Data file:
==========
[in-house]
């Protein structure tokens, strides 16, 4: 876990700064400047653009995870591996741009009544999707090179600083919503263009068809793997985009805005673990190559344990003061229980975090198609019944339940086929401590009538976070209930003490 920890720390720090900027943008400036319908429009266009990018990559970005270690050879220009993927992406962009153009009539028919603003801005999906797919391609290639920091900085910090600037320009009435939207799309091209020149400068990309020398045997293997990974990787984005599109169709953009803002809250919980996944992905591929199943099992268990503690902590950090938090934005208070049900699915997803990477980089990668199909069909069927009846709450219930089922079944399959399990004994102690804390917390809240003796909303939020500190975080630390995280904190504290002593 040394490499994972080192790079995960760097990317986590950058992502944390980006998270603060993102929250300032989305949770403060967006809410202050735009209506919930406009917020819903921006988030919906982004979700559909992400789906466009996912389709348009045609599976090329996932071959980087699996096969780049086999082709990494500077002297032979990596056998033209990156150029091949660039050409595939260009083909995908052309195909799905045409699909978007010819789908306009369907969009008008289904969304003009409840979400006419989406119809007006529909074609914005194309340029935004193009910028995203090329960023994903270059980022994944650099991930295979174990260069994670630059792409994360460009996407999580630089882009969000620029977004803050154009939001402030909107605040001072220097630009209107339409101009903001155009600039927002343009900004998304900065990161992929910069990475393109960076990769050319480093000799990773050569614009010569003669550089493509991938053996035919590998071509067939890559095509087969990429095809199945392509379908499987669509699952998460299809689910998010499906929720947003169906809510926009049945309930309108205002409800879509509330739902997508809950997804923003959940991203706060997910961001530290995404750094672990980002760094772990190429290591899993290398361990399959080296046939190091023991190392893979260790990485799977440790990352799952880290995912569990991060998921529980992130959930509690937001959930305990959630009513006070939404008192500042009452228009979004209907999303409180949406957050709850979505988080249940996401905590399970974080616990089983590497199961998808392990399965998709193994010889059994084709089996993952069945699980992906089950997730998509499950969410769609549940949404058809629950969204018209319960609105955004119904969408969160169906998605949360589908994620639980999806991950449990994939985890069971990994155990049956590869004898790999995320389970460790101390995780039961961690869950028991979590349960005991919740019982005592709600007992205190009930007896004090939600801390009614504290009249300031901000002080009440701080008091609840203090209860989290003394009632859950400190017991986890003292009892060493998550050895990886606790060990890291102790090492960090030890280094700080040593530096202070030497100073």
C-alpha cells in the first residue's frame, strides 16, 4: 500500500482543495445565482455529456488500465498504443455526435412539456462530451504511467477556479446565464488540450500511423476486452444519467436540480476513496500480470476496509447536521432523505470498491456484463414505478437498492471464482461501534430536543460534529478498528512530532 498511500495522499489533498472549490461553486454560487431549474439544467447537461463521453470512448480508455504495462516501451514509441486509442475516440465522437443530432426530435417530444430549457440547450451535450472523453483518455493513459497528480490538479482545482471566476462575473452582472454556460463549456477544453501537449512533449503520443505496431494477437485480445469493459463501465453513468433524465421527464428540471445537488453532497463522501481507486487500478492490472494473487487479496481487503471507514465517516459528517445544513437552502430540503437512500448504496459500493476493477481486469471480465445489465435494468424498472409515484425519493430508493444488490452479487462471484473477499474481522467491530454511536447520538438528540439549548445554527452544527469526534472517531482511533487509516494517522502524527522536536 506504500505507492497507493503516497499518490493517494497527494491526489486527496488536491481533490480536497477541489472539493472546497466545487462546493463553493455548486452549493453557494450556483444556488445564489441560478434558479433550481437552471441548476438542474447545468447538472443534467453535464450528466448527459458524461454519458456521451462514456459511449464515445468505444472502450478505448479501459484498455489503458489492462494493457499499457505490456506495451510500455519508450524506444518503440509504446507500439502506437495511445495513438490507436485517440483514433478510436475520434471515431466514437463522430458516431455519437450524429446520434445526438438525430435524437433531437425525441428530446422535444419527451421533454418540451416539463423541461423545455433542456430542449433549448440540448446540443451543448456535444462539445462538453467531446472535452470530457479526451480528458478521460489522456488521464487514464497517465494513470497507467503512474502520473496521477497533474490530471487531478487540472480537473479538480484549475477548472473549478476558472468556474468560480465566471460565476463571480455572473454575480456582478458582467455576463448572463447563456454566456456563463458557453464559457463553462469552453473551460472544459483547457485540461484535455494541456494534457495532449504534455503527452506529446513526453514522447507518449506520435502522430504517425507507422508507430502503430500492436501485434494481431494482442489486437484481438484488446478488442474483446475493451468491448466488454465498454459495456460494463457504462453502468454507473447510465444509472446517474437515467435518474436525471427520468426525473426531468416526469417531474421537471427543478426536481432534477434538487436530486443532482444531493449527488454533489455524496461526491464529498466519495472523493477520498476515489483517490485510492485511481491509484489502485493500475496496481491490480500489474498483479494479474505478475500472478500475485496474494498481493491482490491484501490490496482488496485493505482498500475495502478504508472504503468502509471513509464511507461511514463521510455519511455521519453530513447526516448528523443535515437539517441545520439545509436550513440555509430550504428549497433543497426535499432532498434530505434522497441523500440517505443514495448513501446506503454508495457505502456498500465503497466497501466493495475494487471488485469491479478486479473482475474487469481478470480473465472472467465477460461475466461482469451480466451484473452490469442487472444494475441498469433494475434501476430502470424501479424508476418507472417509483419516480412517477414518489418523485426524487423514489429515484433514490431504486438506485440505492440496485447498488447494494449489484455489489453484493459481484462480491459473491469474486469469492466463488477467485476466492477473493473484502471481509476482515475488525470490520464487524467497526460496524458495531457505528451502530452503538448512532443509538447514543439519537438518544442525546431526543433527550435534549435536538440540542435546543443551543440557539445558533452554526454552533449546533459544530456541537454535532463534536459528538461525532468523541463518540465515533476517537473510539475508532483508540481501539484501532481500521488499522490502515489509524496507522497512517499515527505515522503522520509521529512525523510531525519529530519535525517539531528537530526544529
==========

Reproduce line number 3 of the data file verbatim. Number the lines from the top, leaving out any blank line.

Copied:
C-alpha cells in the first residue's frame, strides 16, 4: 500500500482543495445565482455529456488500465498504443455526435412539456462530451504511467477556479446565464488540450500511423476486452444519467436540480476513496500480470476496509447536521432523505470498491456484463414505478437498492471464482461501534430536543460534529478498528512530532 498511500495522499489533498472549490461553486454560487431549474439544467447537461463521453470512448480508455504495462516501451514509441486509442475516440465522437443530432426530435417530444430549457440547450451535450472523453483518455493513459497528480490538479482545482471566476462575473452582472454556460463549456477544453501537449512533449503520443505496431494477437485480445469493459463501465453513468433524465421527464428540471445537488453532497463522501481507486487500478492490472494473487487479496481487503471507514465517516459528517445544513437552502430540503437512500448504496459500493476493477481486469471480465445489465435494468424498472409515484425519493430508493444488490452479487462471484473477499474481522467491530454511536447520538438528540439549548445554527452544527469526534472517531482511533487509516494517522502524527522536536 506504500505507492497507493503516497499518490493517494497527494491526489486527496488536491481533490480536497477541489472539493472546497466545487462546493463553493455548486452549493453557494450556483444556488445564489441560478434558479433550481437552471441548476438542474447545468447538472443534467453535464450528466448527459458524461454519458456521451462514456459511449464515445468505444472502450478505448479501459484498455489503458489492462494493457499499457505490456506495451510500455519508450524506444518503440509504446507500439502506437495511445495513438490507436485517440483514433478510436475520434471515431466514437463522430458516431455519437450524429446520434445526438438525430435524437433531437425525441428530446422535444419527451421533454418540451416539463423541461423545455433542456430542449433549448440540448446540443451543448456535444462539445462538453467531446472535452470530457479526451480528458478521460489522456488521464487514464497517465494513470497507467503512474502520473496521477497533474490530471487531478487540472480537473479538480484549475477548472473549478476558472468556474468560480465566471460565476463571480455572473454575480456582478458582467455576463448572463447563456454566456456563463458557453464559457463553462469552453473551460472544459483547457485540461484535455494541456494534457495532449504534455503527452506529446513526453514522447507518449506520435502522430504517425507507422508507430502503430500492436501485434494481431494482442489486437484481438484488446478488442474483446475493451468491448466488454465498454459495456460494463457504462453502468454507473447510465444509472446517474437515467435518474436525471427520468426525473426531468416526469417531474421537471427543478426536481432534477434538487436530486443532482444531493449527488454533489455524496461526491464529498466519495472523493477520498476515489483517490485510492485511481491509484489502485493500475496496481491490480500489474498483479494479474505478475500472478500475485496474494498481493491482490491484501490490496482488496485493505482498500475495502478504508472504503468502509471513509464511507461511514463521510455519511455521519453530513447526516448528523443535515437539517441545520439545509436550513440555509430550504428549497433543497426535499432532498434530505434522497441523500440517505443514495448513501446506503454508495457505502456498500465503497466497501466493495475494487471488485469491479478486479473482475474487469481478470480473465472472467465477460461475466461482469451480466451484473452490469442487472444494475441498469433494475434501476430502470424501479424508476418507472417509483419516480412517477414518489418523485426524487423514489429515484433514490431504486438506485440505492440496485447498488447494494449489484455489489453484493459481484462480491459473491469474486469469492466463488477467485476466492477473493473484502471481509476482515475488525470490520464487524467497526460496524458495531457505528451502530452503538448512532443509538447514543439519537438518544442525546431526543433527550435534549435536538440540542435546543443551543440557539445558533452554526454552533449546533459544530456541537454535532463534536459528538461525532468523541463518540465515533476517537473510539475508532483508540481501539484501532481500521488499522490502515489509524496507522497512517499515527505515522503522520509521529512525523510531525519529530519535525517539531528537530526544529